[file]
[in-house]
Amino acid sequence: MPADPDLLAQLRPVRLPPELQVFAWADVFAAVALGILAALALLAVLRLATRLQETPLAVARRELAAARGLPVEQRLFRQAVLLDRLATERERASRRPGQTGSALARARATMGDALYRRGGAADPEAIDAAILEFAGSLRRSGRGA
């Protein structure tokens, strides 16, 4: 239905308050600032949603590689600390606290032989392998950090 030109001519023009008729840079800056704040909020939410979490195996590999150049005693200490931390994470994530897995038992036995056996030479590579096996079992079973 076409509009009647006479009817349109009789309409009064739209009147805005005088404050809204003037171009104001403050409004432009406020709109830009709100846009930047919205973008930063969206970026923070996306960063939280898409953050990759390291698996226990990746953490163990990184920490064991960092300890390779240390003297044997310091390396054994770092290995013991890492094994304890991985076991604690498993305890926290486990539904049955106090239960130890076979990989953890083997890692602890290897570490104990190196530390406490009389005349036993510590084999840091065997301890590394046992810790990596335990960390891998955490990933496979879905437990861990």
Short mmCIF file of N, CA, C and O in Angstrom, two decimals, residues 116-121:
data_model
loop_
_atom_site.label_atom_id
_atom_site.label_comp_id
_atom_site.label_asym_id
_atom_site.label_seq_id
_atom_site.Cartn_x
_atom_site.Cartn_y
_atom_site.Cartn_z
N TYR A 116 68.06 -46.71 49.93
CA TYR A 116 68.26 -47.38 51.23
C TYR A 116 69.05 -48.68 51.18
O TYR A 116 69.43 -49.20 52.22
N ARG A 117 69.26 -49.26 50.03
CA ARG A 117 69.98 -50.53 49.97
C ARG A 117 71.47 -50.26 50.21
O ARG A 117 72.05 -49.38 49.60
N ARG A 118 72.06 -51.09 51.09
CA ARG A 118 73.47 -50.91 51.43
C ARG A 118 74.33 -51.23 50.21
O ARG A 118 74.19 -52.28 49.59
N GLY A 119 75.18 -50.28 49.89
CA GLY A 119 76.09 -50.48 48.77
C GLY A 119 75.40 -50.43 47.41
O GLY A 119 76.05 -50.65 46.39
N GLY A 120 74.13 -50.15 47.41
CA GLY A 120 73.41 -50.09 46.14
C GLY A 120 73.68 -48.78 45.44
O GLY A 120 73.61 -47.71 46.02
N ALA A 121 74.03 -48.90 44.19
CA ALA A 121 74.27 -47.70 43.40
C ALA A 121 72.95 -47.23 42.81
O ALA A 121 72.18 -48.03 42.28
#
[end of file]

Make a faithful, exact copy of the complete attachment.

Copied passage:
[in-house]
Amino acid sequence: MPADPDLLAQLRPVRLPPELQVFAWADVFAAVALGILAALALLAVLRLATRLQETPLAVARRELAAARGLPVEQRLFRQAVLLDRLATERERASRRPGQTGSALARARATMGDALYRRGGAADPEAIDAAILEFAGSLRRSGRGA
């Protein structure tokens, strides 16, 4: 239905308050600032949603590689600390606290032989392998950090 030109001519023009008729840079800056704040909020939410979490195996590999150049005693200490931390994470994530897995038992036995056996030479590579096996079992079973 076409509009009647006479009817349109009789309409009064739209009147805005005088404050809204003037171009104001403050409004432009406020709109830009709100846009930047919205973008930063969206970026923070996306960063939280898409953050990759390291698996226990990746953490163990990184920490064991960092300890390779240390003297044997310091390396054994770092290995013991890492094994304890991985076991604690498993305890926290486990539904049955106090239960130890076979990989953890083997890692602890290897570490104990190196530390406490009389005349036993510590084999840091065997301890590394046992810790990596335990960390891998955490990933496979879905437990861990």
Short mmCIF file of N, CA, C and O in Angstrom, two decimals, residues 116-121:
data_model
loop_
_atom_site.label_atom_id
_atom_site.label_comp_id
_atom_site.label_asym_id
_atom_site.label_seq_id
_atom_site.Cartn_x
_atom_site.Cartn_y
_atom_site.Cartn_z
N TYR A 116 68.06 -46.71 49.93
CA TYR A 116 68.26 -47.38 51.23
C TYR A 116 69.05 -48.68 51.18
O TYR A 116 69.43 -49.20 52.22
N ARG A 117 69.26 -49.26 50.03
CA ARG A 117 69.98 -50.53 49.97
C ARG A 117 71.47 -50.26 50.21
O ARG A 117 72.05 -49.38 49.60
N ARG A 118 72.06 -51.09 51.09
CA ARG A 118 73.47 -50.91 51.43
C ARG A 118 74.33 -51.23 50.21
O ARG A 118 74.19 -52.28 49.59
N GLY A 119 75.18 -50.28 49.89
CA GLY A 119 76.09 -50.48 48.77
C GLY A 119 75.40 -50.43 47.41
O GLY A 119 76.05 -50.65 46.39
N GLY A 120 74.13 -50.15 47.41
CA GLY A 120 73.41 -50.09 46.14
C GLY A 120 73.68 -48.78 45.44
O GLY A 120 73.61 -47.71 46.02
N ALA A 121 74.03 -48.90 44.19
CA ALA A 121 74.27 -47.70 43.40
C ALA A 121 72.95 -47.23 42.81
O ALA A 121 72.18 -48.03 42.28
#